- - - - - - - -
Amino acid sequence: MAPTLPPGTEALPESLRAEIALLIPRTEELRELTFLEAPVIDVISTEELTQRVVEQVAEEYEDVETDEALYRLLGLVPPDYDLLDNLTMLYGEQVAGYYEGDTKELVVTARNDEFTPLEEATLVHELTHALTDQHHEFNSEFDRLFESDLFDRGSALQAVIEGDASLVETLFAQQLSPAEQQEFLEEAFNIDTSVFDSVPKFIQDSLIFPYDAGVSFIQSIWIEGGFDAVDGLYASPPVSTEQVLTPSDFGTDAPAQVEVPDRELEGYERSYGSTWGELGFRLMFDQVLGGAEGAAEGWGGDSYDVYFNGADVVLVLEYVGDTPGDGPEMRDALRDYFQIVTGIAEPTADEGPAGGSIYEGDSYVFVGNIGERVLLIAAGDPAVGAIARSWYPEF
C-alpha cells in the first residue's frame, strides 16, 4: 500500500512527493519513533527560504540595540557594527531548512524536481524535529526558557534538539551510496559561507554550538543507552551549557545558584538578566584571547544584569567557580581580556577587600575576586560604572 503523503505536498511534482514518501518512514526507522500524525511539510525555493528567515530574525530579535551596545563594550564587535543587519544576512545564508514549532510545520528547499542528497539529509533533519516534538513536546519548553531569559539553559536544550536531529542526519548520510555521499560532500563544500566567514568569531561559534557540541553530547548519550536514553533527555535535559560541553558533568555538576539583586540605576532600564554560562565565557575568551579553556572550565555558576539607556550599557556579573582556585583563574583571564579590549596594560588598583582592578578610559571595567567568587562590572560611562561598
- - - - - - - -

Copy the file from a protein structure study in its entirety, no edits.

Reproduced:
Amino acid sequence: MAPTLPPGTEALPESLRAEIALLIPRTEELRELTFLEAPVIDVISTEELTQRVVEQVAEEYEDVETDEALYRLLGLVPPDYDLLDNLTMLYGEQVAGYYEGDTKELVVTARNDEFTPLEEATLVHELTHALTDQHHEFNSEFDRLFESDLFDRGSALQAVIEGDASLVETLFAQQLSPAEQQEFLEEAFNIDTSVFDSVPKFIQDSLIFPYDAGVSFIQSIWIEGGFDAVDGLYASPPVSTEQVLTPSDFGTDAPAQVEVPDRELEGYERSYGSTWGELGFRLMFDQVLGGAEGAAEGWGGDSYDVYFNGADVVLVLEYVGDTPGDGPEMRDALRDYFQIVTGIAEPTADEGPAGGSIYEGDSYVFVGNIGERVLLIAAGDPAVGAIARSWYPEF
C-alpha cells in the first residue's frame, strides 16, 4: 500500500512527493519513533527560504540595540557594527531548512524536481524535529526558557534538539551510496559561507554550538543507552551549557545558584538578566584571547544584569567557580581580556577587600575576586560604572 503523503505536498511534482514518501518512514526507522500524525511539510525555493528567515530574525530579535551596545563594550564587535543587519544576512545564508514549532510545520528547499542528497539529509533533519516534538513536546519548553531569559539553559536544550536531529542526519548520510555521499560532500563544500566567514568569531561559534557540541553530547548519550536514553533527555535535559560541553558533568555538576539583586540605576532600564554560562565565557575568551579553556572550565555558576539607556550599557556579573582556585583563574583571564579590549596594560588598583582592578578610559571595567567568587562590572560611562561598